And so it comes to this. New Year’s Eve. The year winds down and there is but one night left to make an impact. To truly shine. To do something unique. It may prove to be just as much or more work than any other night of the year. Here’s a few tips on how to make it shine.
When it comes to nights like Black Wednesday, the main goal is to manage chaos, keep everything flowing well, and making sure everyone is having a good time. People come in and enjoy themselves and leave relatively quickly, and managing flow is a key component. New Year’s, however, is different. Just ask Hamburg Brewing Company Manager Matt Piazza, “It’s the same amount of work [during] but it’s a lot more preparation [before]. We have two big events a year, the last one being our Anniversary party where we had 2200 people…this one we’re gonna be right around 100 so we get to fine tune a little bit more and make sure people really enjoy it.”
Black Wednesday, St. Patrick’s Day, and other big drinking days of the year have a nebulous party feeling. There is no certain time or schedule beyond what works for every individual or group that patronizes a place of business. On New Year’s, there is a concrete, defining, singular moment. For this reason, the crowd on New Year’s Eve is not likely to change over as often. It’s this slower moving yet just as excited crowd that allows prepared and ambitious bars to shine and kick off the new year with a bang.
Everyone from patrons to bar and restaurant owners are looking to have a good night on New Year’s Eve. As with Black Wednesday, there are a few common things every manager should do to make the night a success. Prepare the staff for a busy night. Lay in enough inventory. If they’ve run a party before, then compare notes to previous years. How much inventory do you need to stock? How was the staffing? Were there any complaints or parts of the night people particularly enjoyed? Studying from the past can prepare any establishment for the present.
Advertising is key for a successful New Year’s party as well. Let customers know what to expect, both in terms of costs and offerings. Let them know what the charge is, if any, to get in the door or reserve a table or if it goes by person or party. Let potential patrons know that reservation is required, or that walk-ins are welcome. Talk up the menu as well, especially any house specialties or new items. Take to social media, print ads, or local news and get out the word about everything from party highlights to requirements for entry and dress code if applicable.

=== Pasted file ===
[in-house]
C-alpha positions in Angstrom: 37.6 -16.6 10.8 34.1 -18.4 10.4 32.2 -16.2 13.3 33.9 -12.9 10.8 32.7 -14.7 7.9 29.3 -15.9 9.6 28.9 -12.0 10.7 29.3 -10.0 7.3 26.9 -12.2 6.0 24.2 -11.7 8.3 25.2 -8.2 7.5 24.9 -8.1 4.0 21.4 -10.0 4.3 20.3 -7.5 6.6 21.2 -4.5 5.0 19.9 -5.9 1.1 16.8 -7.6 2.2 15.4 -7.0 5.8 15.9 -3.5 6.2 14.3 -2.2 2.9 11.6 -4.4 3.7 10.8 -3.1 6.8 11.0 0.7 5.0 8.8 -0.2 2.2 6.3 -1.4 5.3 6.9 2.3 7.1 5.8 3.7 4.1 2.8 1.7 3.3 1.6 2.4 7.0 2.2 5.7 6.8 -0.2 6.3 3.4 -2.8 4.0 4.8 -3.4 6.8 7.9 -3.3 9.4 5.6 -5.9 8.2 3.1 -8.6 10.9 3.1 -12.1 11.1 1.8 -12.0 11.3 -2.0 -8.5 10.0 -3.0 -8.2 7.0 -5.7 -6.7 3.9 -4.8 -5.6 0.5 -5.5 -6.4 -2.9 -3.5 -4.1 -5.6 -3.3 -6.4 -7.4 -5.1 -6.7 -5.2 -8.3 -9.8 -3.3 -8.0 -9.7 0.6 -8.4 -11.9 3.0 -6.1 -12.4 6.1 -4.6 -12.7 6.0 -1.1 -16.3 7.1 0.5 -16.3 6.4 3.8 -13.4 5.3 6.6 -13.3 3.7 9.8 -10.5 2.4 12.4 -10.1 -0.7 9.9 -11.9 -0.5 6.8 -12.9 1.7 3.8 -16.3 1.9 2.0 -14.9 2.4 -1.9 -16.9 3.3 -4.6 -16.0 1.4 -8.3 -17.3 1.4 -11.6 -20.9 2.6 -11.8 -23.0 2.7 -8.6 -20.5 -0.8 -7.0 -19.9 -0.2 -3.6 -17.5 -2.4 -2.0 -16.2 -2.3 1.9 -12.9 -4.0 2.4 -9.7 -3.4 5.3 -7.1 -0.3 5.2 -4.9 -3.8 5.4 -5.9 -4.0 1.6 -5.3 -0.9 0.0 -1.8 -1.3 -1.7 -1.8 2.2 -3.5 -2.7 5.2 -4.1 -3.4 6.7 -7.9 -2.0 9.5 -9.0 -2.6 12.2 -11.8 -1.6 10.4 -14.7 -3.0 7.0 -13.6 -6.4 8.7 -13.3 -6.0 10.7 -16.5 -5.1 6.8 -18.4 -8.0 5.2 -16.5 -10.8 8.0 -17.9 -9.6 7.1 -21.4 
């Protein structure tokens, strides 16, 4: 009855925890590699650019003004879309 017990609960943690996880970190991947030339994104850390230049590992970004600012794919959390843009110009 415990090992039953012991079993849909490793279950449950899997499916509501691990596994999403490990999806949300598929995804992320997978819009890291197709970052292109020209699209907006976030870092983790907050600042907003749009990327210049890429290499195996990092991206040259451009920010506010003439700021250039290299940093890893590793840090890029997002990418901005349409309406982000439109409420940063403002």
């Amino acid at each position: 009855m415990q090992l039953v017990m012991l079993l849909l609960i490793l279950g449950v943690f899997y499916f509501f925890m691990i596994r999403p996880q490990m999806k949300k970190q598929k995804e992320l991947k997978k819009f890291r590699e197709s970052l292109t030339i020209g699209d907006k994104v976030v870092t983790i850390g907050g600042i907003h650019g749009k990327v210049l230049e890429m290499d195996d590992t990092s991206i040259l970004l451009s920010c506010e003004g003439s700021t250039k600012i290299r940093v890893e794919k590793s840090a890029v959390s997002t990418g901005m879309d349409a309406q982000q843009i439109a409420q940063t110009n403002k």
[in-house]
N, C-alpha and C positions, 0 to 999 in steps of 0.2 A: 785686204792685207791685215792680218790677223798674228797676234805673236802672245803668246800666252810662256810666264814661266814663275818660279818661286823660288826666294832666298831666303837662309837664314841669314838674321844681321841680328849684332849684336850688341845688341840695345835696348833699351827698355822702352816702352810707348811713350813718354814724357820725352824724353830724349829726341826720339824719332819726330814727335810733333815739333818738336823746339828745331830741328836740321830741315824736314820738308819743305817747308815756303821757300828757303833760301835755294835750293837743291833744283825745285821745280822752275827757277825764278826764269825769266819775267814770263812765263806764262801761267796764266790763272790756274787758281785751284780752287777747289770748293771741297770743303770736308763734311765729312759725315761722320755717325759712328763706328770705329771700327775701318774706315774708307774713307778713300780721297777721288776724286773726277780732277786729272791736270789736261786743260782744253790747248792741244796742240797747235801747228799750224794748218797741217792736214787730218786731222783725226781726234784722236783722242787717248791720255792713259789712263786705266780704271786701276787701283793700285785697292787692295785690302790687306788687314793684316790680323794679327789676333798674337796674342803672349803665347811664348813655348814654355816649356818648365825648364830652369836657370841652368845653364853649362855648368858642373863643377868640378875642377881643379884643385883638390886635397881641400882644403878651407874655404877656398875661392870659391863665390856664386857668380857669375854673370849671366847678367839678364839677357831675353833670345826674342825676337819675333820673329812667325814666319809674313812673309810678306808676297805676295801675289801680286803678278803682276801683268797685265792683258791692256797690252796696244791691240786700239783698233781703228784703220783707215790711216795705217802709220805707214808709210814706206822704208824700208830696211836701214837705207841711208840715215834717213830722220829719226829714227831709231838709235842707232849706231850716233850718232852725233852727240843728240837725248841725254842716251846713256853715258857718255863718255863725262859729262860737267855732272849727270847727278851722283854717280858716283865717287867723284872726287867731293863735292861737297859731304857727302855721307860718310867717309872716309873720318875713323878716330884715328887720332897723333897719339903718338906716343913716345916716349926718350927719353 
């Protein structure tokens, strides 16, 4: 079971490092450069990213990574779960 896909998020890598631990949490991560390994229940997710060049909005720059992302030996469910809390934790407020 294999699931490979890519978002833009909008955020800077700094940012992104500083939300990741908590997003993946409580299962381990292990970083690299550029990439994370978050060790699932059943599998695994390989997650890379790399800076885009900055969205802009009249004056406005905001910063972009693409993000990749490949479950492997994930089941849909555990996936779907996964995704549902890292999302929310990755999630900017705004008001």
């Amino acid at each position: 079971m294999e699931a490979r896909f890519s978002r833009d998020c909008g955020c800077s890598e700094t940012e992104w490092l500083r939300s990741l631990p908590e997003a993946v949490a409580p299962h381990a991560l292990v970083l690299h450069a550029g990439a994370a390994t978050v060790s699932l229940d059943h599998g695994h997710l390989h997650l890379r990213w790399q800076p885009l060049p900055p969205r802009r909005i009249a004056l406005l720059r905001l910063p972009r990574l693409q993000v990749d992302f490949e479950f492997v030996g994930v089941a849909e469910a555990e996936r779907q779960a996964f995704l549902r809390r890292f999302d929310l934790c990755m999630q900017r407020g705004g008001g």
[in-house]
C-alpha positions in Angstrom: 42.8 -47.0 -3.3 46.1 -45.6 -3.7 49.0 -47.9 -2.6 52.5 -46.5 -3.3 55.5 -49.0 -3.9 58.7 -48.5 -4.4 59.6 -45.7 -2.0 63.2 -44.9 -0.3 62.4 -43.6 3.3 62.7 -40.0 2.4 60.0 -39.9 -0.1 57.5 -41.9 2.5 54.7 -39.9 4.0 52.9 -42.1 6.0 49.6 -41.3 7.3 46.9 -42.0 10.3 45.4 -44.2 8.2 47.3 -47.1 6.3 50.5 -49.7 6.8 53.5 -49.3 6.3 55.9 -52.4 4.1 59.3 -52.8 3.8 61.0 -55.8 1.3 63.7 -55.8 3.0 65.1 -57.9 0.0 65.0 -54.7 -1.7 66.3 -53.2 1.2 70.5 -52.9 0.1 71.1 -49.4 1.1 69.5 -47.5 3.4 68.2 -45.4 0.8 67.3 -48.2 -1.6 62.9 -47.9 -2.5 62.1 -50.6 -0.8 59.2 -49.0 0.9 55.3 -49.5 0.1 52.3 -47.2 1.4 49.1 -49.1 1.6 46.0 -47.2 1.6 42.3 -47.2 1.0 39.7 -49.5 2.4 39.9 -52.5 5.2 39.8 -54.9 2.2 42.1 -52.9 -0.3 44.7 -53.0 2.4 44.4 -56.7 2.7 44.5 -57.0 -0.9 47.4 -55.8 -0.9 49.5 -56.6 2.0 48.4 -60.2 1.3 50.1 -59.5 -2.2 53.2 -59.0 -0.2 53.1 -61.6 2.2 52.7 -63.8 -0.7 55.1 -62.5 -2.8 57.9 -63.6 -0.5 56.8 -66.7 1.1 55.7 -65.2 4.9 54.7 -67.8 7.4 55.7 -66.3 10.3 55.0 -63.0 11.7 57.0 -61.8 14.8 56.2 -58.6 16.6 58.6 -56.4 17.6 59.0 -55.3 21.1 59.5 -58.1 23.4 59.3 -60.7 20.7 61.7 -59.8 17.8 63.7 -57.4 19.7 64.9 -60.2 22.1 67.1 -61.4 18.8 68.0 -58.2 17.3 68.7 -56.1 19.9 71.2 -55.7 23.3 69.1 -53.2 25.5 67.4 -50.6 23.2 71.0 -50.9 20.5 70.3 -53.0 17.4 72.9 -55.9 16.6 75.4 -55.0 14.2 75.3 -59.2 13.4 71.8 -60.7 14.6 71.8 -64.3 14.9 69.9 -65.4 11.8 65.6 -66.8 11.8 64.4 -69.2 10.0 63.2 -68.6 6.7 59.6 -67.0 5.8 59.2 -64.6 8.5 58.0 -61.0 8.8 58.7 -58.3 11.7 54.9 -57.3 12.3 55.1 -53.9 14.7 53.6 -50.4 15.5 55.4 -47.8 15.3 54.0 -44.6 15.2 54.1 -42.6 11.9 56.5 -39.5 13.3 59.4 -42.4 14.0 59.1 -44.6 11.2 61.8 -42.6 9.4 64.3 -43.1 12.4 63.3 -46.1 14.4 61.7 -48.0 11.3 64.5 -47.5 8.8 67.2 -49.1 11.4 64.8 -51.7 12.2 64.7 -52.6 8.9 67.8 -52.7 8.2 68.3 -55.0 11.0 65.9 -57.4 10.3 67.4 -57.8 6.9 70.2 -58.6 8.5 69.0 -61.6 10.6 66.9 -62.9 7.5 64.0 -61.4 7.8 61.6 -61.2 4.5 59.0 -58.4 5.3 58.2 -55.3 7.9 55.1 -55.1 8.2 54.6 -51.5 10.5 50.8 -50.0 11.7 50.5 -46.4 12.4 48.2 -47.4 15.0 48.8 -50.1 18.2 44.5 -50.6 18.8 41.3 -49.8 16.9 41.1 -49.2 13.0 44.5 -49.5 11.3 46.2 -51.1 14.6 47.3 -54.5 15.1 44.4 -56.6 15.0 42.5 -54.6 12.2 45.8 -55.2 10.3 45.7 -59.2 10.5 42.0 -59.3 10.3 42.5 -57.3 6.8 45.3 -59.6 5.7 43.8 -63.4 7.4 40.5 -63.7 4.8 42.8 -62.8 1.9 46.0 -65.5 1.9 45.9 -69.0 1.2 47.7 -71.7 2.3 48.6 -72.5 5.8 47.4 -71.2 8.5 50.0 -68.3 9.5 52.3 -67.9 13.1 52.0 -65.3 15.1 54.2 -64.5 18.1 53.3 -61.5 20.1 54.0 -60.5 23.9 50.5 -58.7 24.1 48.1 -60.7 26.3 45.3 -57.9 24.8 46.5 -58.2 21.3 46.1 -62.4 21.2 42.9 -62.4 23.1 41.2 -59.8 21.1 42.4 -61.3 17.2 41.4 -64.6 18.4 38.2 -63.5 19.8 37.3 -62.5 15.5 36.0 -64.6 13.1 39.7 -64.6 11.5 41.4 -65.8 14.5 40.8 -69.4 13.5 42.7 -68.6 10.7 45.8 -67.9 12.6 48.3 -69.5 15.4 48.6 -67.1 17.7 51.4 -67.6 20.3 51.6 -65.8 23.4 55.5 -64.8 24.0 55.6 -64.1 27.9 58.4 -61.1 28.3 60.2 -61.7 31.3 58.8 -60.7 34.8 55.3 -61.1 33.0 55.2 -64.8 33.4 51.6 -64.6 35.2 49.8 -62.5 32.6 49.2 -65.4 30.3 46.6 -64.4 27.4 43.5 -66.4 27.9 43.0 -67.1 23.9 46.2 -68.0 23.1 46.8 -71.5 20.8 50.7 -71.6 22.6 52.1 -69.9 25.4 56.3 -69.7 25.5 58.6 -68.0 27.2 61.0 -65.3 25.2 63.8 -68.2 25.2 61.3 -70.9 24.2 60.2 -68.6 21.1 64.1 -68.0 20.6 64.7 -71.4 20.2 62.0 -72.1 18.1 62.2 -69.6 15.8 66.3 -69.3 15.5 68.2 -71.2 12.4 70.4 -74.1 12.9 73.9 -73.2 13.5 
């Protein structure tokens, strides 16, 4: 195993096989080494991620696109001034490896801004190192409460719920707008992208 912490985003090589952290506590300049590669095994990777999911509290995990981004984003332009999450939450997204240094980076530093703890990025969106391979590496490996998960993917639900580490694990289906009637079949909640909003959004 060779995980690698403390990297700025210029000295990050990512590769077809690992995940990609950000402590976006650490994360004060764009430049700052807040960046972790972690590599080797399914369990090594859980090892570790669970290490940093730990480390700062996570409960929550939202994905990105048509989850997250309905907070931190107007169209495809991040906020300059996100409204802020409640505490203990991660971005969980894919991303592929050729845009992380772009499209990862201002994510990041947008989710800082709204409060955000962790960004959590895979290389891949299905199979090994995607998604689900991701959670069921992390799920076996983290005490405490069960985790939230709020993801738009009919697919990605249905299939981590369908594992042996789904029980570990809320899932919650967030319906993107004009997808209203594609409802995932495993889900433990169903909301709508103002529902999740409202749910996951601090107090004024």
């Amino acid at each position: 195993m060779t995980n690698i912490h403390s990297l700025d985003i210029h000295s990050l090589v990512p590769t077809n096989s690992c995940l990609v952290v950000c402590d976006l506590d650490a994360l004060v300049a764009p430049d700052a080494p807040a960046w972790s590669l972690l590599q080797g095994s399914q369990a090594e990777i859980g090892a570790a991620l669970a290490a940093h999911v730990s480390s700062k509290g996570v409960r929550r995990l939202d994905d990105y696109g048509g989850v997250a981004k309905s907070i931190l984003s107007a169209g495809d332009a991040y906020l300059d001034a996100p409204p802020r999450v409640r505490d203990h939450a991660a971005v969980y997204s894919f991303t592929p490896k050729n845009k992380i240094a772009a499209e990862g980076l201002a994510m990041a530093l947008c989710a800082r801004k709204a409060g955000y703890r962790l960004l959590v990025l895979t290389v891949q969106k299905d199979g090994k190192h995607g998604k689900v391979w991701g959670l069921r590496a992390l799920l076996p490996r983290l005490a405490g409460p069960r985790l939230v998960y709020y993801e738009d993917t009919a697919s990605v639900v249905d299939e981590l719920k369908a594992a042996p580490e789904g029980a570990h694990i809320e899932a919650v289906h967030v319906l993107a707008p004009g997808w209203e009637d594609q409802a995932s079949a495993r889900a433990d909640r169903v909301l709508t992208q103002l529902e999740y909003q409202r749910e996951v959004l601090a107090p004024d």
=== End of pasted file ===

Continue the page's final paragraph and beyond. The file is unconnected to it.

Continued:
A prepared restaurant can also take advantages of the many different opportunities presented by New Year’s Eve. It’s a terrific chance to not only impress regular patrons but cement new ones as well. There is, of course, the tried and true method of impressing by running special promotions, from discounts on drinks and food to coupons good for a percentage off on a customer’s next visit. With patrons potentially leaving early in the night after the midnight countdown, timed discounts can be both another thing to look forward to as the countdown ticks toward midnight and a clever and easy way to keep patrons at any establishment later into the night to celebrate. Offering to work with a cab or ride-sharing service to get people home is yet another gesture not only sure to impress but sure to build good will with the crowd in making certain that New Year’s is both fun and safe.
It also helps to distinguish an owner’s establishment with events of their own. Giveaways, games, entertainment, all can bring in additional patrons and make the night a memorable experience, and should be advertised along with everything discussed above. Having said that, bringing out surprises the night of the event provides one more bang in a night filled with fireworks. Extra discounts, free commemorative goods, and lotteries for hourly prizes until the countdown at midnight liven up the festival atmosphere and keep people enjoying themselves throughout the night.
One such establishment taking full advantage of the night is the Hamburg Brewing Company in Western New York. Located out in the suburbs rather than in the city, they’ve seen a need and decided to fill it with aplomb. From Matt Piazza again, “I think the biggest thing for that night is there’s gonna be a lot of downtown stuff but not a lot for the Southtown people, we wanted it to be a little bit nicer of an event.” And so they’re hosting a party. With limited tickets, live music, contests, an open bar, and specialty house dishes HBC has taken the initiative and created what should be a singular night. With a building filled with fliers, a website with a detailed outline and ticket purchase lines, and an active social media presence, HBC is ready and prepared for their sell-out night.
New Year’s Eve is an event, and proper preparation can make the night a huge success. Local media will be looking for places to report the holiday from. Patrons will talk about the night they had. They’ll bring friends back for future visits. A well prepared bar can pull off both an incredible night to ring in the move from one year to another and garner wonderful publicity to start the new year off with a boost in traffic, free advertising, and prospects for new growth to start the year.